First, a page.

Unified Patriots by Bob Montgomery
Did you hear that? That was the sound of my jaw dropping and hitting the floor all the way across the country from where you live. I just read this piece at National Review Online and in addition to my sore jaw, I fell out of my chair and damaged my entire psyche. I am, what is the cool phrase hip writers use? Gobsmacked? I am gobsmacked. At first I thought it had to be”The Onion”, but alas, it was “National Review”. A sign of the times, you might say.
“To truly have an effect on the judicial branch, the Republican Congress needs to appropriate funds to increase the size of the lower federal courts. Our suggestion, spelled out more fully in our new paper, would be to boost the total number of judges by roughly 33 percent, as President Jimmy Carter and a Democratic Congress did in the 1970s.”
These brilliant thinkers either never read Leviathan, are Big Government Socialists, true believers in practicing the definition of insanity, or all three.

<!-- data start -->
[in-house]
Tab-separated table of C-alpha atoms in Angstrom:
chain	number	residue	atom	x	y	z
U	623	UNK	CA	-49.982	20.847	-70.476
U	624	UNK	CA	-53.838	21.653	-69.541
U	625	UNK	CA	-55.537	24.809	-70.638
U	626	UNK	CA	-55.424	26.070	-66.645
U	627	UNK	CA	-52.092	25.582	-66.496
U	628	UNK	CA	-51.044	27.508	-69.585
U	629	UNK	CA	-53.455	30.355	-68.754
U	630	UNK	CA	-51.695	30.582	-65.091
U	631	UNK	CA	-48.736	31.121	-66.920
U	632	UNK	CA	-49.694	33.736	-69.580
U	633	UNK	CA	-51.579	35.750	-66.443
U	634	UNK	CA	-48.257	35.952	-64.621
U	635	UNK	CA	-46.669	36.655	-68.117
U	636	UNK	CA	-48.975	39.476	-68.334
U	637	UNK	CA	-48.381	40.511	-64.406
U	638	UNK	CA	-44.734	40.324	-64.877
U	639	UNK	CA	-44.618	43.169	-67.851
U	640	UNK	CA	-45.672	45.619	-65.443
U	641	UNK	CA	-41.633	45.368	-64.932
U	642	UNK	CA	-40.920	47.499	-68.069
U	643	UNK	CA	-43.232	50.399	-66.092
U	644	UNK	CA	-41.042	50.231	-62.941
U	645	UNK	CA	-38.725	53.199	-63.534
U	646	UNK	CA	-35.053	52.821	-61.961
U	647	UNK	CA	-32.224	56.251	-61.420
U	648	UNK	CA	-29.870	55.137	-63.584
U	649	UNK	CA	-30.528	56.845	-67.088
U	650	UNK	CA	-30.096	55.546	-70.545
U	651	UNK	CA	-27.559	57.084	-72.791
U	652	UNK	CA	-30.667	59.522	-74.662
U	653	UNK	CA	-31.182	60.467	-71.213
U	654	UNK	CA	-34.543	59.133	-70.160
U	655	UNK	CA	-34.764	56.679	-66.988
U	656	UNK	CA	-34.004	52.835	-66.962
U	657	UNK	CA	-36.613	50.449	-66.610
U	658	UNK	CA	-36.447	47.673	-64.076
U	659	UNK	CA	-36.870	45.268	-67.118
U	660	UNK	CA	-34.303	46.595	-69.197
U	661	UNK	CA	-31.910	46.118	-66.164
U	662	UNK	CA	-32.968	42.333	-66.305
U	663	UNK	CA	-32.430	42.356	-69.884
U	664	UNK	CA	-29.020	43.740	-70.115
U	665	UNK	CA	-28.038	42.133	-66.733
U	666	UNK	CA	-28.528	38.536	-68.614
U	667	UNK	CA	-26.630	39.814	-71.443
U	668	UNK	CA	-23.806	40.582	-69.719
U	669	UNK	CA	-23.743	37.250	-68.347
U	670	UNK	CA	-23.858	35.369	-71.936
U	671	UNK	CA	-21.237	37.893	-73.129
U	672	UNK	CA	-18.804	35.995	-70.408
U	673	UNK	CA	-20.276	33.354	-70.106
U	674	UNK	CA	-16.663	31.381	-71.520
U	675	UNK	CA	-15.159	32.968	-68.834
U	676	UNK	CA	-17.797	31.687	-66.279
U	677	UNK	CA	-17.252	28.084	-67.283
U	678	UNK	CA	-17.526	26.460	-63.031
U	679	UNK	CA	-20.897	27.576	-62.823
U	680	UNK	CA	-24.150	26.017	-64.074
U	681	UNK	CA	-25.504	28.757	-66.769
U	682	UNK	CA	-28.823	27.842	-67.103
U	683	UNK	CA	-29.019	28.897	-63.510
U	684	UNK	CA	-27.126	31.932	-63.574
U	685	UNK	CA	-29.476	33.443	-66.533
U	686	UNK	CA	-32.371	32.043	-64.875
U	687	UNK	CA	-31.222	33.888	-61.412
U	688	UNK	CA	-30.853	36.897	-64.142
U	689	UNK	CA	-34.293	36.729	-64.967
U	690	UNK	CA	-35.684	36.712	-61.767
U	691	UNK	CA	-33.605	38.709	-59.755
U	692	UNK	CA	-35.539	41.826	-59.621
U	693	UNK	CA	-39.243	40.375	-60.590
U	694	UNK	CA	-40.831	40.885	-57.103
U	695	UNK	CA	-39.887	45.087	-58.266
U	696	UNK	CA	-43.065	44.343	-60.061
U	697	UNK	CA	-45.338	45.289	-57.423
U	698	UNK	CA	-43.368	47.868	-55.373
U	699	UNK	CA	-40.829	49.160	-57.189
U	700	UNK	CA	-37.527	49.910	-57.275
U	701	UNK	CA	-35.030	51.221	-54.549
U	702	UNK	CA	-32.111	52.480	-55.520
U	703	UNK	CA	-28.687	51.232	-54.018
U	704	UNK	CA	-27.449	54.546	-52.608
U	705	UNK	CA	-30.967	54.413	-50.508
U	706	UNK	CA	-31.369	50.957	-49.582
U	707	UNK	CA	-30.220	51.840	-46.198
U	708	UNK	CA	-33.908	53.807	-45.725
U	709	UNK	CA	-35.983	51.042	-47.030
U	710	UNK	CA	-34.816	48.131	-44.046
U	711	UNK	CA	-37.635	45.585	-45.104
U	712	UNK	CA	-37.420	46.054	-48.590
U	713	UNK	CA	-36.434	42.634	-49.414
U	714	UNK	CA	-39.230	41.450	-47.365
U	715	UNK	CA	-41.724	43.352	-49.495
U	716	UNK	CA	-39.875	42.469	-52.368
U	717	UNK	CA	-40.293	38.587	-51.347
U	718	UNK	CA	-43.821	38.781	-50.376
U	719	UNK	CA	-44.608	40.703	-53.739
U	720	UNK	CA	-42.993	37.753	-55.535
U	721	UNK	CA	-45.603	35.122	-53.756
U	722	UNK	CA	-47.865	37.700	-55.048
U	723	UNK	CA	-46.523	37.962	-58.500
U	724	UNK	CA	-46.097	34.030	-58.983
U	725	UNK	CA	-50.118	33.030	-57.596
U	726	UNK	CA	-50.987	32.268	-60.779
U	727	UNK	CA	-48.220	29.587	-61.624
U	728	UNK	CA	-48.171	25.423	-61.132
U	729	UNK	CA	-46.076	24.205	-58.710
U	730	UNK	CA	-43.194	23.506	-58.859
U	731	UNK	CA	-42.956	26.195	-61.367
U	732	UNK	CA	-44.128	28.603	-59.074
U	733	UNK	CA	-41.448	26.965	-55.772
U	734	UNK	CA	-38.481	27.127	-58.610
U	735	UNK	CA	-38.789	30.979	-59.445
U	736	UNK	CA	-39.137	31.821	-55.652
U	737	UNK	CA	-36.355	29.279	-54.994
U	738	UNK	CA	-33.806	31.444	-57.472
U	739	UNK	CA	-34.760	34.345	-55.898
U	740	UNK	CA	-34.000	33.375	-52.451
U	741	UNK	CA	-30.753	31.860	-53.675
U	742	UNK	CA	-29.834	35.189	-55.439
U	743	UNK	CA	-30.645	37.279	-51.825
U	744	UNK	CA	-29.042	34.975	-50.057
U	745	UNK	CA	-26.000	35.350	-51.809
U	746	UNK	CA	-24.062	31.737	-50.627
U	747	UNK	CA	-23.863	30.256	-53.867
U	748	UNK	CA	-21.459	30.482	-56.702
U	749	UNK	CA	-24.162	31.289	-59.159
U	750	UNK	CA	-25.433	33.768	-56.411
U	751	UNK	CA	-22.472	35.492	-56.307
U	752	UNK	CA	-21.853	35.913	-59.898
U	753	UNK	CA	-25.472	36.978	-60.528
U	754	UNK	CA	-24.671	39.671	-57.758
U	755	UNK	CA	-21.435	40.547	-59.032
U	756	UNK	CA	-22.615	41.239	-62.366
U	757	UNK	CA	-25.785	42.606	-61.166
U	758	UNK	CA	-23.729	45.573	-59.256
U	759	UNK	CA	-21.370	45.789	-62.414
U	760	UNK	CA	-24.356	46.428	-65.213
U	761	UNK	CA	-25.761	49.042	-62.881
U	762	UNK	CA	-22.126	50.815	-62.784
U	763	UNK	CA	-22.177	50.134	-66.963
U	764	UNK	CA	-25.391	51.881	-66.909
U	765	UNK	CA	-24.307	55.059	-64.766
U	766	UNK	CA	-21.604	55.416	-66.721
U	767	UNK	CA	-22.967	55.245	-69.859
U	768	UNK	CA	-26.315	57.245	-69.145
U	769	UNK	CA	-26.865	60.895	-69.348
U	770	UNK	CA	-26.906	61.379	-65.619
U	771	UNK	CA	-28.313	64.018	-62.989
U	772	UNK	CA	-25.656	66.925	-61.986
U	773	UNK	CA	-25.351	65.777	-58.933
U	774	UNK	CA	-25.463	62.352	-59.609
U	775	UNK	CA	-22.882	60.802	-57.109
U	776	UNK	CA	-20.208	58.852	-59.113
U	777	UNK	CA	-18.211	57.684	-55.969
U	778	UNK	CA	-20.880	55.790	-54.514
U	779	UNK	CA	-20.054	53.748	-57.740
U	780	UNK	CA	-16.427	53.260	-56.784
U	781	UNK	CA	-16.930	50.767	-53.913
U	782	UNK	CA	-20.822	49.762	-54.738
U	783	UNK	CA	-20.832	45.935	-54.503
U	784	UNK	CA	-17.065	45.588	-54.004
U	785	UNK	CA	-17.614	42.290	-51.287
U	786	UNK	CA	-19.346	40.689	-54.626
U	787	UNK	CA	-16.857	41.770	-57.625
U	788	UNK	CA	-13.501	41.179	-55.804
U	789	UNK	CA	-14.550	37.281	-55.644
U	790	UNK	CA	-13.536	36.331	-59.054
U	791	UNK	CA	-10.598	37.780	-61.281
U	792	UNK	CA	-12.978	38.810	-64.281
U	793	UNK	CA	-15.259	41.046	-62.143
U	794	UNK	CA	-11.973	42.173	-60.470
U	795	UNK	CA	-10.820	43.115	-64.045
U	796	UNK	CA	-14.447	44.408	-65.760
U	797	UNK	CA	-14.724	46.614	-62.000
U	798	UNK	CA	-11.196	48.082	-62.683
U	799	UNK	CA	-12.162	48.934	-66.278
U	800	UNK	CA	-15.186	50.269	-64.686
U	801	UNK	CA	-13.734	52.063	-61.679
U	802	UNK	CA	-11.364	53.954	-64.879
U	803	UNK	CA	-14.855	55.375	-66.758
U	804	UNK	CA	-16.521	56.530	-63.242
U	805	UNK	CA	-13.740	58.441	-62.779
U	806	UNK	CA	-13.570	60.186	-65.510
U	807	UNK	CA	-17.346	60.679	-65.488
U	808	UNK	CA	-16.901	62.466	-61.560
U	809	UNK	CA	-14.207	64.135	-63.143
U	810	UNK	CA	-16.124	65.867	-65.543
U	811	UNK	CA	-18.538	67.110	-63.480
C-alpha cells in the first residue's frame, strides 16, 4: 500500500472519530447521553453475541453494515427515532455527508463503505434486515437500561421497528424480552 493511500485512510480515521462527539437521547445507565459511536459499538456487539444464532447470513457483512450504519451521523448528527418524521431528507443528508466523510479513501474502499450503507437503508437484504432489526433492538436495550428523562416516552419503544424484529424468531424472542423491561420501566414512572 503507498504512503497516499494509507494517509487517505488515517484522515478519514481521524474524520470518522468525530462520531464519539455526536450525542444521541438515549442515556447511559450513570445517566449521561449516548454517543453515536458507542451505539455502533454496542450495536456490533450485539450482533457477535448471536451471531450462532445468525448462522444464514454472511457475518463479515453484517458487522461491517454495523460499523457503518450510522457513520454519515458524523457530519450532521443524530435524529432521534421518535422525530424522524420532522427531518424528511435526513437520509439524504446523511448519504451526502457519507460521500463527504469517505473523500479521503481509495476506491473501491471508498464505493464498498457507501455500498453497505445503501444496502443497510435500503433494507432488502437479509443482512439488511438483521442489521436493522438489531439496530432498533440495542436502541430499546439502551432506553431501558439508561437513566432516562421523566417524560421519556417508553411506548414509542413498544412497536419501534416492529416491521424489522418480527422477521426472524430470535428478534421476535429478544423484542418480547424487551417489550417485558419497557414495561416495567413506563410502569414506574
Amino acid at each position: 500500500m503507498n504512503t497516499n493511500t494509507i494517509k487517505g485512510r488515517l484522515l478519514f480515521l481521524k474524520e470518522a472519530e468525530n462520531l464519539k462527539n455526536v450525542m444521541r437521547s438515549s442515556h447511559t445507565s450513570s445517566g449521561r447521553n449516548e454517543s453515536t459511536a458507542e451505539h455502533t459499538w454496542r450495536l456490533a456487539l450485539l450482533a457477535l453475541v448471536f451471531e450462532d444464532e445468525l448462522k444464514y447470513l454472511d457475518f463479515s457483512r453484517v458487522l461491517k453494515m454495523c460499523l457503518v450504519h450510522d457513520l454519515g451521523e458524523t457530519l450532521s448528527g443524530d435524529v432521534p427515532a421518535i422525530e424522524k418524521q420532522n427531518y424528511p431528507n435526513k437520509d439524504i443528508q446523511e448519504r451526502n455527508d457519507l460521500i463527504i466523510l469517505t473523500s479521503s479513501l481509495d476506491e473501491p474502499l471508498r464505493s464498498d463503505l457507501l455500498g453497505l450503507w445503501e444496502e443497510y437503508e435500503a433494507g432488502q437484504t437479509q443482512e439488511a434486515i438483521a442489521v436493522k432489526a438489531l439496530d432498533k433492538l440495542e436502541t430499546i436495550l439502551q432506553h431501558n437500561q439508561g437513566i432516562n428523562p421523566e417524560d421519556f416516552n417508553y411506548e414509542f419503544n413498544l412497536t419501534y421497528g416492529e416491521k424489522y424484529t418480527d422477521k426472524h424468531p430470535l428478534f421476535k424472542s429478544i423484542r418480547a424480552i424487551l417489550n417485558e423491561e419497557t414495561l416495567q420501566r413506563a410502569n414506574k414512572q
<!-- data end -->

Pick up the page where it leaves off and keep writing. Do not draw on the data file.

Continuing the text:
“Steven G. Calabresi is the Clayton J. & Henry R. Barber Professor at the Northwestern Pritzker School of Law. Shams Hirji received his J.D. cum laude from Northwestern Pritzker School of Law this past May.”
They cry and whine about the backlog of cases in the federal court system, but rather than getting to the root of the problem, which is that there are way too many federal cases in the first place, their solution, which is actually an invitation for more of the same, is to hire a whole boatload of more federal judges, and the cast of thousands that goes along with them.
I have written about the malignancy that is our federal judiciary a few times in the past, including here.
“…there are 864 federal judges in the United States. Eight hundred and sixty four. Counting the appeals courts and the district courts and of course the Supremes, there are as many federal judges with jurisdiction over Indiana as there are members of the Indiana State Senate.”
And we need 250 more? Lawyers gotta lawyer, I guess. To be fair, the authors recommend cutting funding for so-called “administrative law judges” ensconced in the bureaucracies, and replacing them with actual members of the federal judiciary, with life tenure[…]